If God wanted us to know why He gave us four gospels, I am certain, He would have revealed it in the Scriptures! God has revealed so much about Jesus the Messiah, in the Old Testament. Let us have a look at some of the Old Testament passages about the Messiah!

In several passages in the OT Jesus Christ is referred to as the “Branch.”

In Jeremiah 23:5-6 and 33:15 Christ is presented as the “Righteous Branch,” the King raised to rule in righteousness.  So, I would say Holy Spirit inspired Matthew to present Jesus as the Messiah and King.  The Gospel begins with the genealogy of Jesus Christ, the son of David.  The fact that He is son of David, the first King is emphasized here.  Saul should have been the first but, since he was removed from the throne, none of his offspring ever occupied the throne.  The royal dynasty begins with David. Is He is the King of Jews only? That’s a tricky question! He is the King of the whole universe! Yet, he came to this earth primarily as the King of Jews. The Jews can understand and relate to the gospel of Matthew better that any other people group. Does that mean it was written to the Jews? Then why we Gentile Christians reading it or studying?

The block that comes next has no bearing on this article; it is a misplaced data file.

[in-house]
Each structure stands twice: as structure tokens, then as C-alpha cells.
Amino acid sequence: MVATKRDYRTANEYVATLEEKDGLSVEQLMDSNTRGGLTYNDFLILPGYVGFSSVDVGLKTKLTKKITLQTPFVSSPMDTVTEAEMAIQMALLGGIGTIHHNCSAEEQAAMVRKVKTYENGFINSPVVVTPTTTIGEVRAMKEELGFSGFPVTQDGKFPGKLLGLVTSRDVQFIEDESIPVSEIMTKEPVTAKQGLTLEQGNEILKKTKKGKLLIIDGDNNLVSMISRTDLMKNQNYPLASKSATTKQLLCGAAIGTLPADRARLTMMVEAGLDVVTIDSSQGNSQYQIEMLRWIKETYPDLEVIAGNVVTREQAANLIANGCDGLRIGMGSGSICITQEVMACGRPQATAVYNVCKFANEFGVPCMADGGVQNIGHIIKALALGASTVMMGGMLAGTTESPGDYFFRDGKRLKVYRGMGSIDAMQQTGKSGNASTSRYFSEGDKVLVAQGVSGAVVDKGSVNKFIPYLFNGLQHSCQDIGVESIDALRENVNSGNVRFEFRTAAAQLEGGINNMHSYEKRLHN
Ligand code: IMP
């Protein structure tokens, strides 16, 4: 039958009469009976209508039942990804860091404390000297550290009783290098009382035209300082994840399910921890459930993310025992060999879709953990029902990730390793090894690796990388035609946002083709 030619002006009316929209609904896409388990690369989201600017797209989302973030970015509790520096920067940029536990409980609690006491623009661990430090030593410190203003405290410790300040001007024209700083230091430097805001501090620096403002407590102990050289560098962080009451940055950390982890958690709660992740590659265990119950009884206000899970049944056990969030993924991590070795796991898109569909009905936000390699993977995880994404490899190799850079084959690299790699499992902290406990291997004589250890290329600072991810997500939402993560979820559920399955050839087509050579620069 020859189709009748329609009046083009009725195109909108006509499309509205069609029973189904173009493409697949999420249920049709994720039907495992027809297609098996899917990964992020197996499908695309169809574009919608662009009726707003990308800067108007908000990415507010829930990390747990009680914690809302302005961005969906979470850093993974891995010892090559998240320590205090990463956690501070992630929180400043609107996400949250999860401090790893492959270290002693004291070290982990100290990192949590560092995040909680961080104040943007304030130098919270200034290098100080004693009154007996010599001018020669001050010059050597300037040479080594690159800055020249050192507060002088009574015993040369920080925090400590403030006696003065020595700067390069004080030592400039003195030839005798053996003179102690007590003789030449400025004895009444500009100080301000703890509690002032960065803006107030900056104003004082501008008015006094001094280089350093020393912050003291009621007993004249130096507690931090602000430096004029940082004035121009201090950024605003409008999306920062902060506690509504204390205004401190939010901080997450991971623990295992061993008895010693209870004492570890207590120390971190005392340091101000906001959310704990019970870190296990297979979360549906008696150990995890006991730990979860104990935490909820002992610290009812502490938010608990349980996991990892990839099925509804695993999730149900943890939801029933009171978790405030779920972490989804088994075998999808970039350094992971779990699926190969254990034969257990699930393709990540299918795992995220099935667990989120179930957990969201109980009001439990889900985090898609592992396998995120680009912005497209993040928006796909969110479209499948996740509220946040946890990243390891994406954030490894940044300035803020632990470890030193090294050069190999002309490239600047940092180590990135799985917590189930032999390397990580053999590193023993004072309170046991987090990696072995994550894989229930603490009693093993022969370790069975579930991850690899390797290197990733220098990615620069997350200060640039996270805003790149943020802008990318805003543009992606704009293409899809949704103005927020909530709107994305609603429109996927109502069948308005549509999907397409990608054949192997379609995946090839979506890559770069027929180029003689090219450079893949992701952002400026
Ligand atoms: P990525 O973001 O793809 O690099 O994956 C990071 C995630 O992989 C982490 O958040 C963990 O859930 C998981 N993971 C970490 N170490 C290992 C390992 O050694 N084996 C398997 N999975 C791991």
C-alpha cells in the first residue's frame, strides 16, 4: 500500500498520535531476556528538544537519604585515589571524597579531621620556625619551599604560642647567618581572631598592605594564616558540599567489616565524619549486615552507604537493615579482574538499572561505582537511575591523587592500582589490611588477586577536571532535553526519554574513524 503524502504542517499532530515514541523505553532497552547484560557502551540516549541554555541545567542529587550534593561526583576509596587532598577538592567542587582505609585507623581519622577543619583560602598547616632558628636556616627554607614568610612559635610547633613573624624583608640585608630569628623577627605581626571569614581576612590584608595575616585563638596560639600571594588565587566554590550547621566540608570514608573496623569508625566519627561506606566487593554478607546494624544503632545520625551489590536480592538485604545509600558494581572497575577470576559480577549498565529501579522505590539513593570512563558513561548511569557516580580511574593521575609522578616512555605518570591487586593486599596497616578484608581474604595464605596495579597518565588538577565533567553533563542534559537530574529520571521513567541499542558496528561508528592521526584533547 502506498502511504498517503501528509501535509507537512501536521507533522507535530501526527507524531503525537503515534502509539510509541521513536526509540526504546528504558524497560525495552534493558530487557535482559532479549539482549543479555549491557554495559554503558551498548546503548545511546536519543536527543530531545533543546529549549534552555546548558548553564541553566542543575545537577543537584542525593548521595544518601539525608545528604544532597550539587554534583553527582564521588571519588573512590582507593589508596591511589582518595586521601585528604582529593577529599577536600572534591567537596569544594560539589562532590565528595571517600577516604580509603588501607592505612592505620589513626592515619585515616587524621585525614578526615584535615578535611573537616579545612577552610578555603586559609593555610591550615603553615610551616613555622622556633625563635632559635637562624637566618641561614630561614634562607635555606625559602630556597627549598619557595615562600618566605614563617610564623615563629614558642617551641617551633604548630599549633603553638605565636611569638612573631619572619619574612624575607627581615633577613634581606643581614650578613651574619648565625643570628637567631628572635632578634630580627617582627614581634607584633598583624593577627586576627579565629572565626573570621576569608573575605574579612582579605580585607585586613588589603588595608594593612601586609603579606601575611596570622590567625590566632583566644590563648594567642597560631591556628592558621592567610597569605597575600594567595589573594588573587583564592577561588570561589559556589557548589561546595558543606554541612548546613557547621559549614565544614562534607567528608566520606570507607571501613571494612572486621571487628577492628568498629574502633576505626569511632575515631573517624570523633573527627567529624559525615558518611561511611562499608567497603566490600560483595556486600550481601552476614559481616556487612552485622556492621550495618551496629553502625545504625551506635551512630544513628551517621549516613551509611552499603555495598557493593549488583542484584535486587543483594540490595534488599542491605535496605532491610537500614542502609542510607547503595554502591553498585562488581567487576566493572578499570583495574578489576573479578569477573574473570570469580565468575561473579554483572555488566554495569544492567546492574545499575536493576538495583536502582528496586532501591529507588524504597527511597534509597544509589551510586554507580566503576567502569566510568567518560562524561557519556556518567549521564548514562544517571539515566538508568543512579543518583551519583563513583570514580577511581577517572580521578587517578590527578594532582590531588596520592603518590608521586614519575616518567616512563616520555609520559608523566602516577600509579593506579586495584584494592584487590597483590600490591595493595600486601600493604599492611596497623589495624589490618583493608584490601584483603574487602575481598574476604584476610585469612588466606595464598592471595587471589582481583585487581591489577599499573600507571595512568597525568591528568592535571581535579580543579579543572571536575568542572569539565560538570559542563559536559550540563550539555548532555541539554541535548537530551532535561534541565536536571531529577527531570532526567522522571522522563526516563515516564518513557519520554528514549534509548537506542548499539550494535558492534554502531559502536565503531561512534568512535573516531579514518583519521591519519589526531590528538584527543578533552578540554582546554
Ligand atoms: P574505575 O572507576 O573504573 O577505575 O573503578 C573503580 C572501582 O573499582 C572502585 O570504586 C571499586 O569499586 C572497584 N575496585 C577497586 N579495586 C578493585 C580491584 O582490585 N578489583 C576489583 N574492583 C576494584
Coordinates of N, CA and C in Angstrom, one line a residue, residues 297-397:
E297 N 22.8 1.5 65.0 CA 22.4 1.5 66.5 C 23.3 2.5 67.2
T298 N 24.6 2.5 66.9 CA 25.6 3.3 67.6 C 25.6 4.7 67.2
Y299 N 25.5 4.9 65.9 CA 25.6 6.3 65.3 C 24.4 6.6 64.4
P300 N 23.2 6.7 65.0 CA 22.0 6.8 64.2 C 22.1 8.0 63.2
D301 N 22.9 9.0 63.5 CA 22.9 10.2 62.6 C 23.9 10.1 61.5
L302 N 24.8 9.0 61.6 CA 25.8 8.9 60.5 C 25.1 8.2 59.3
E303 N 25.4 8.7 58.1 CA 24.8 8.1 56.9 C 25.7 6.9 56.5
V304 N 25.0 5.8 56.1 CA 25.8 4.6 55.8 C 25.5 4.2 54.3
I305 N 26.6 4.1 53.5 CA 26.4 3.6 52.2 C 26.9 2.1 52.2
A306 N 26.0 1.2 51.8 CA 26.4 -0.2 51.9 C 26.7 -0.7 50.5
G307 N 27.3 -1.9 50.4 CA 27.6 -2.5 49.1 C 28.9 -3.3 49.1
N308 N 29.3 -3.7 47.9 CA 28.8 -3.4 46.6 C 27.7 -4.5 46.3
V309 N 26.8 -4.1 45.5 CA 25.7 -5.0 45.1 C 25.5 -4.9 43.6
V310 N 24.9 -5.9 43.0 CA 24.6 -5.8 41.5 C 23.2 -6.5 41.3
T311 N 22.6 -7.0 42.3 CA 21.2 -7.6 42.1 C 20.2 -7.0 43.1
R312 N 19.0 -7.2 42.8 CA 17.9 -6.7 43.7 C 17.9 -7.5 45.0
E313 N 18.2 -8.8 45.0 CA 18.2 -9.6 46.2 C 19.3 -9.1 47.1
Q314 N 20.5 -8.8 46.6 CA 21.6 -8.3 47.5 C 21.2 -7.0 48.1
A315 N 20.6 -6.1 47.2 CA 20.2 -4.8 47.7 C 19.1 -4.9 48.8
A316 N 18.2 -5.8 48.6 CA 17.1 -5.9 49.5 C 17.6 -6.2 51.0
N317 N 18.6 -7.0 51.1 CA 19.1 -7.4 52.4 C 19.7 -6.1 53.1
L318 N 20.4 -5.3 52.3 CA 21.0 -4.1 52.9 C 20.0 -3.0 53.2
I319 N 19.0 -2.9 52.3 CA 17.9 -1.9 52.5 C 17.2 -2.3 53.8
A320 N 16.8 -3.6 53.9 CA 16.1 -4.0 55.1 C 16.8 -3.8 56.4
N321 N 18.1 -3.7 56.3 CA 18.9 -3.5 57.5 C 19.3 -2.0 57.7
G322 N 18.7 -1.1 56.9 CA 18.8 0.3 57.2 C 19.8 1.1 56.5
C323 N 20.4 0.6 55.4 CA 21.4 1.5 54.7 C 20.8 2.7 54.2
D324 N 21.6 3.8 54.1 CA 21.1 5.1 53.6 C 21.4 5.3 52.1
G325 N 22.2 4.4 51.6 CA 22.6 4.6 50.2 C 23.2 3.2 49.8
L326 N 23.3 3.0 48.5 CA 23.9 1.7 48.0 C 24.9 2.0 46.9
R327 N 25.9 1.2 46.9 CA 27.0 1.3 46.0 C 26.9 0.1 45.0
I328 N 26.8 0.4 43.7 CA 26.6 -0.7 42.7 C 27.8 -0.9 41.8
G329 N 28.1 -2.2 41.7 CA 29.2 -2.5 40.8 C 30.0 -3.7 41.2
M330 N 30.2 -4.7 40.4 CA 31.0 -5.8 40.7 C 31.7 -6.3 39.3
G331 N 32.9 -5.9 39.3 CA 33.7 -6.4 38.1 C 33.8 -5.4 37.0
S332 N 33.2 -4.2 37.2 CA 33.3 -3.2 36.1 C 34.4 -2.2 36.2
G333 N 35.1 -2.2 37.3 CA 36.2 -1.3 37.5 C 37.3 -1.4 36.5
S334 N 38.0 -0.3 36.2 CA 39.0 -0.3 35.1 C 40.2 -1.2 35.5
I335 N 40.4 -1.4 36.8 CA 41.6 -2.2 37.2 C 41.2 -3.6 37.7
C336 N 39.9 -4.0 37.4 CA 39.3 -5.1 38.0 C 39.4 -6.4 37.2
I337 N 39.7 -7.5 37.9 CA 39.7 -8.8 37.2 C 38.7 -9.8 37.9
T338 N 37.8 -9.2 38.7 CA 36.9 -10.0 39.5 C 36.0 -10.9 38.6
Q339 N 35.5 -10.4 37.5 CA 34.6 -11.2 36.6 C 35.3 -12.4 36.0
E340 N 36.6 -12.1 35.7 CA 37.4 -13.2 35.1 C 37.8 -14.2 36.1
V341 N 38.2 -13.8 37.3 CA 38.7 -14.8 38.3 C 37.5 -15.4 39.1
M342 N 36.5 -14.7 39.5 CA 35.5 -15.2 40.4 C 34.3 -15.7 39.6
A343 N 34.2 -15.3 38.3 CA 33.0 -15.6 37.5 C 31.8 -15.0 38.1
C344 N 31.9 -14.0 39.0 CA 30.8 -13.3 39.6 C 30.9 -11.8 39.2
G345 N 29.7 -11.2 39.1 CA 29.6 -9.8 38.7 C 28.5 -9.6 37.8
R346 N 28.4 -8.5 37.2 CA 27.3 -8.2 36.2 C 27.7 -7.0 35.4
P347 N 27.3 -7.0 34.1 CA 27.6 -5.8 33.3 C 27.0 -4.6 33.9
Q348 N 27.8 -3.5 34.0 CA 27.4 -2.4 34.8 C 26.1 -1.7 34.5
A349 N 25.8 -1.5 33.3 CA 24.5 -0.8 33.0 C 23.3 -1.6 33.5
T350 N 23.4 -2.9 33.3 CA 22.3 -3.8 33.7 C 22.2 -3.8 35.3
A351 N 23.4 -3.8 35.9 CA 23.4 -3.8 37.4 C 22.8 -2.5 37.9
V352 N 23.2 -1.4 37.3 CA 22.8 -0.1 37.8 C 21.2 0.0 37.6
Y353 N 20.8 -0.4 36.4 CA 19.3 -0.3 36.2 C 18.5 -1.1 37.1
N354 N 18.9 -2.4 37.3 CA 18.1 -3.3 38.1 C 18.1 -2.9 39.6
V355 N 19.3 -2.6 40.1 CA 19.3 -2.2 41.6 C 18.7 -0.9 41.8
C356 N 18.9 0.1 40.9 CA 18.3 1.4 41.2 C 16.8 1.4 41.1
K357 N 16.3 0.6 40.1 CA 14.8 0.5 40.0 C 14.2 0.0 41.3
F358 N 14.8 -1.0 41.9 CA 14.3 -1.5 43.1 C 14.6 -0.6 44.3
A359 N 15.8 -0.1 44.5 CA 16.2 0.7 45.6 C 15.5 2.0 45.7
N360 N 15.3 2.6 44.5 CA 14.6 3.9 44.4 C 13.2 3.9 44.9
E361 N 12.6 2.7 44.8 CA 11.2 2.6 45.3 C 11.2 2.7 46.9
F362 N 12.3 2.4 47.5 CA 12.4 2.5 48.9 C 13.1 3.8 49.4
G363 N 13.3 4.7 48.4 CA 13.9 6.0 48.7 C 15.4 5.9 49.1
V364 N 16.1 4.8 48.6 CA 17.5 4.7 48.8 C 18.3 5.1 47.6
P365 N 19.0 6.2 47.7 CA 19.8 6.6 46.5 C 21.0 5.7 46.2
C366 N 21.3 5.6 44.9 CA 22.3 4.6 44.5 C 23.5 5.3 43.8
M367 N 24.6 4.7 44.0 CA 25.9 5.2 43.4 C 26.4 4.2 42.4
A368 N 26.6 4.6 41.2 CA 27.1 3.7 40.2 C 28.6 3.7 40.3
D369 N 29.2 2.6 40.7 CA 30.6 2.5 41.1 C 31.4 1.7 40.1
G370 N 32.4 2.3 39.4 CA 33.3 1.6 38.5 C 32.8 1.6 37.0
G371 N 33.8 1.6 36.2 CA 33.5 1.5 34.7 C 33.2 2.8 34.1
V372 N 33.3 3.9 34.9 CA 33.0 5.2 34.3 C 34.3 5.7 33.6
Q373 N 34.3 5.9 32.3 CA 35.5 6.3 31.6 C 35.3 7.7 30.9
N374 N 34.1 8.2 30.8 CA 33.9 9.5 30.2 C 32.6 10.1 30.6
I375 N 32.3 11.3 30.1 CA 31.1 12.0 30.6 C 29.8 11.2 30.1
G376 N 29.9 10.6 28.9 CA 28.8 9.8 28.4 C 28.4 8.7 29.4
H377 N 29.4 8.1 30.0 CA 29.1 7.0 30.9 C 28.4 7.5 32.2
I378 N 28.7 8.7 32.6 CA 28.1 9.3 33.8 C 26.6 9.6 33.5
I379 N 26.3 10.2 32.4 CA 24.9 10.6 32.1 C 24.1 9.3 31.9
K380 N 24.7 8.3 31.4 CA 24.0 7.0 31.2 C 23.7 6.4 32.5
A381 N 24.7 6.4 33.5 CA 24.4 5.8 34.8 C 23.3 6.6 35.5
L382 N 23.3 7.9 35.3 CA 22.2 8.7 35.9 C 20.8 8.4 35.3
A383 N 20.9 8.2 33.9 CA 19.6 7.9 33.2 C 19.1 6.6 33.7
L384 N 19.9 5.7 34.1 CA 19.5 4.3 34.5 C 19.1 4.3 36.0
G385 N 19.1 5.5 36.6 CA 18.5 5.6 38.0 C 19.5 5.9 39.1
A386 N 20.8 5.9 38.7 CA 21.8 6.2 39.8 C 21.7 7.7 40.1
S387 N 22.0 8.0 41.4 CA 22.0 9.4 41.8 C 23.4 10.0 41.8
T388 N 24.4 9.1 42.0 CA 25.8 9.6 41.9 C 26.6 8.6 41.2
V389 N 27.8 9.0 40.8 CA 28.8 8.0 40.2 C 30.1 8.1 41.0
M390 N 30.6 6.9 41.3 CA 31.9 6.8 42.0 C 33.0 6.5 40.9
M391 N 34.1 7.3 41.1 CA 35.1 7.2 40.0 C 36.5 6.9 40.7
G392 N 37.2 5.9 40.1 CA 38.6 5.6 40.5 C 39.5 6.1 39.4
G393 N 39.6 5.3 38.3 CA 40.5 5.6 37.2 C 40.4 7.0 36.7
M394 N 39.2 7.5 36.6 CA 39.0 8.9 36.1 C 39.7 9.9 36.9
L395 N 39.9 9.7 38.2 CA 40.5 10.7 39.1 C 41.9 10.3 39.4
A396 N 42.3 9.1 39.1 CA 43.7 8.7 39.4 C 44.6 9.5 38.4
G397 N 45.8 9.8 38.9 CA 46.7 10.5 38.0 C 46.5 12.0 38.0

In Zechariah 3:8, Christ is presented as “The Branch” the Servant brought forth for Jehovah’s service.  So God inspired Mark to present Jesus as Jehovah’s Servant.  You don’t see any genealogy here.  A servant doesn’t have and need a genealogy.  We see Jesus straightaway entering into his ministry right in the first chapter.

In Zechariah 6:12, Christ is “The Branch,” the man growing up or branching out from his place.  So Luke was inspired to present Jesus as the Son of Man.  He gives details of his growing up and brings the perfections of Christ as “Perfect Man.”  The genealogy is rather backward and traces back to Adam the son of God.

In Isaiah 4:2, Christ is “the Branch of Jehovah,” the one with all-intrinsic beauty and glory of Jehovah.  So, we have John presenting Jesus Christ as the Son of God in his Gospel.

Would it be accurate to say that the four Gospels present the four characteristics of the branch, the Messiah?

Did God intend a harmony (an arrangement of parallel passages of different Gospels made so as to bring out corresponding ideas, qualities etc.) of the Gospels? For then He would have given us one Gospel.  There has to be a reason for the four Gospels!

While considering this important question, I would like to draw your attention to another passage of Scripture.

Luke 1:3It seemed good to me also, having had perfect understanding of all things from the very first, to write unto thee in order, most excellent Theophilus, KJV

The term, “the very first” in the Greek is anothen,[1]and it means “from above.”

So, Luke tells us, right at the beginning of his gospel, that he was going to write what he received from above.

In conclusion, I would like to remind you, students of the Bible, to do your own study, before accepting and believing the hypothesis of renowned scholars!

For further study, you may consult The Companion Bible(E W Bullinger)

[1] This same word, anothen, is translated as “top” in Mathew 27:51